Patient Education

To help you understand and navigate through your orthopedic health decisions, we have created a patient education section. Please select from one of the categories below to learn more about your condition or procedure.
Arthritis of the Shoulder

Shoulder arthritis is a degenerative condition that involves the loss of cartilage in the shoulder joint, leading to pain, stiffness, and reduced range of motion.

Common Symptoms

Common symptoms include:

  • Pain in the shoulder joint that worsens with activity
  • Stiffness and limited range of motion
  • Grinding, clicking or cracking sounds (crepitus) with movement
  • Night pain and difficulty sleeping

Cause & Anatomy

The main cause of shoulder arthritis is the wear and tear of cartilage over time due to aging (osteoarthritis). Other causes include inflammatory conditions like rheumatoid arthritis, previous injuries or fractures, rotator cuff tears, and avascular necrosis

The shoulder has two main joints that can be affected by arthritis:

  • Glenohumeral joint: Where the upper arm bone (humerus) meets the shoulder blade (glenoid).
  • Acromioclavicular (AC) joint: Where the collarbone (clavicle) meets the shoulder blade (acromion).


Shoulder arthritis is diagnosed through a combination of:

  • Physical examination to check for pain, tenderness, range of motion, and crepitus
  • X-rays to assess cartilage loss, bone changes, and bone spurs
  • Sometimes MRI or CT scans for further evaluation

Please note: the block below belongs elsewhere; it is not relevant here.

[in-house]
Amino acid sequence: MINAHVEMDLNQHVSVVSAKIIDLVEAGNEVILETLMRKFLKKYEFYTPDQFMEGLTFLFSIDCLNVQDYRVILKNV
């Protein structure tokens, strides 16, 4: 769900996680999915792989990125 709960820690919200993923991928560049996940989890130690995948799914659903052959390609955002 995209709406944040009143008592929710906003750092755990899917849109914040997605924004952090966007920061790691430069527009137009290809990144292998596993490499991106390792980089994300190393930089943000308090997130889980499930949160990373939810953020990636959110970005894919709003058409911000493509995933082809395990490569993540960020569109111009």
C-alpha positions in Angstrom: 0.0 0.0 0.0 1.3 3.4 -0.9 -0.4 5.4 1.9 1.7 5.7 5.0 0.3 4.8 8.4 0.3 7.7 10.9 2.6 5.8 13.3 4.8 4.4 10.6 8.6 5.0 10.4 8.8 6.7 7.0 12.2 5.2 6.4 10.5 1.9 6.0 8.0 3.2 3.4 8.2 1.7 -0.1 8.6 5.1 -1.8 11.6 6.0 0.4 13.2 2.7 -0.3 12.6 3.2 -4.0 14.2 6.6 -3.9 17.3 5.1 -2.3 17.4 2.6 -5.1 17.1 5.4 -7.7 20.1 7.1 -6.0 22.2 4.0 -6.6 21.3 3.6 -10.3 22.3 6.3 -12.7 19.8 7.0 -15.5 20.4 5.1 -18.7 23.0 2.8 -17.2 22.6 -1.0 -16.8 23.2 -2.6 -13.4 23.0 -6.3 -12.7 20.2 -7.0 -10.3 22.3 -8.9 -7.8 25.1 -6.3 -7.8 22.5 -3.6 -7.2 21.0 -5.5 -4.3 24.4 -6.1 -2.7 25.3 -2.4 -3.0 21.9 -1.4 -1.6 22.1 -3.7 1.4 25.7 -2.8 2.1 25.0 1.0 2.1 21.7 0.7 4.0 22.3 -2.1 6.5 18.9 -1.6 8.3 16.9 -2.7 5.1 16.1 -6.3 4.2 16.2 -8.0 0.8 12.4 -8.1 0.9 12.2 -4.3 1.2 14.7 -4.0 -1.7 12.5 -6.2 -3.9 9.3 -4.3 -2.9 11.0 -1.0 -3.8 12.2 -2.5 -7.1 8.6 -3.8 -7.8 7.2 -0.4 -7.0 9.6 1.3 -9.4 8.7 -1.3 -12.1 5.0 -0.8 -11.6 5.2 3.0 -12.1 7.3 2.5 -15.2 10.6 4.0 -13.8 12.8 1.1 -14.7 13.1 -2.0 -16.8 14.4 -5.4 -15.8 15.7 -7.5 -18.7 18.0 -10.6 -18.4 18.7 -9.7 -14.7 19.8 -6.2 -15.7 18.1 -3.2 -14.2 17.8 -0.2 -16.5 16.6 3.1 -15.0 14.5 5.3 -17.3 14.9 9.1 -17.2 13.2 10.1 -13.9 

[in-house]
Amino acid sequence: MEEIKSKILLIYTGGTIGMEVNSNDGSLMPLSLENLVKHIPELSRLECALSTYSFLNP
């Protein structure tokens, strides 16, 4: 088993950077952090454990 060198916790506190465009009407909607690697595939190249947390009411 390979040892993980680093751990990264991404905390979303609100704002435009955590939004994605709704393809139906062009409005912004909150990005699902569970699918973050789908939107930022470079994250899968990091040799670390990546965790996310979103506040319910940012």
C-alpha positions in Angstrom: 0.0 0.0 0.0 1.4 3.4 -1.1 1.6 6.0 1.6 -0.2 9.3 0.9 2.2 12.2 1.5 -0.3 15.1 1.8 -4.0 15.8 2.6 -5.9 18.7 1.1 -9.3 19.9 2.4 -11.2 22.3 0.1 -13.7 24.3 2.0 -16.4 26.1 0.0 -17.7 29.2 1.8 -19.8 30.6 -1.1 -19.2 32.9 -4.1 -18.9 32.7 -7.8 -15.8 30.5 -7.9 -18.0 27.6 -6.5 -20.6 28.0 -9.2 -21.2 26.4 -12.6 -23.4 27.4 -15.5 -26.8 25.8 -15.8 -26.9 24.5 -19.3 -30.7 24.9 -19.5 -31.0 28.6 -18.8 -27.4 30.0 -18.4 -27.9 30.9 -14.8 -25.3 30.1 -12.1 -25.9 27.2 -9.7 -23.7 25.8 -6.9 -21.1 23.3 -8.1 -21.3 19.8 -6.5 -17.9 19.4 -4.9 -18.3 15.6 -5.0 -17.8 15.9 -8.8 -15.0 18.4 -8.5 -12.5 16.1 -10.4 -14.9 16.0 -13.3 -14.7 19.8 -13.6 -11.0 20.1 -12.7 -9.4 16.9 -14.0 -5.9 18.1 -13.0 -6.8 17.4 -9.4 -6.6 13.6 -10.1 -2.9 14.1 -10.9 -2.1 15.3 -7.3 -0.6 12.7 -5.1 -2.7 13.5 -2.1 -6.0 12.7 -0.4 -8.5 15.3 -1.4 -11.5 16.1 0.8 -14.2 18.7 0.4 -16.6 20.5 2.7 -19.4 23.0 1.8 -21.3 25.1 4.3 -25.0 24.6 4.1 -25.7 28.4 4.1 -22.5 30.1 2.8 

While aging is a major risk factor, preventive measures include maintaining a healthy weight, avoiding joint injuries, and treating conditions like rheumatoid arthritis early.


Non-surgical treatments include:

  • Rest and activity modification
  • Physical therapy and exercises
  • Oral anti-inflammatory medications
  • Steroid injections
  • Ice and heat application

If non-surgical treatments fail, surgical options like shoulder replacement may be considered.


Shoulder replacement surgery involves replacing the damaged joint surfaces with artificial components (prosthetics) to relieve pain and restore mobility.


After shoulder replacement surgery, rehabilitation is crucial for regaining strength and range of motion. It typically involves:

  • Immobilization for a short period
  • Gradual range-of-motion exercises
  • Strengthening exercises
  • Occupational therapy for daily activities

The rehabilitation process can take several months but is essential for optimal recovery.


Can shoulder arthritis be cured?
No, but symptoms can be managed through treatments.

Is shoulder arthritis hereditary?
While not directly inherited, some genetic factors may increase the risk.

Can shoulder arthritis be prevented?
While aging is a major risk factor, maintaining a healthy weight and avoiding injuries can help.

How long does a shoulder replacement last?
Most replacements last 10-20 years, after which revision surgery may be needed

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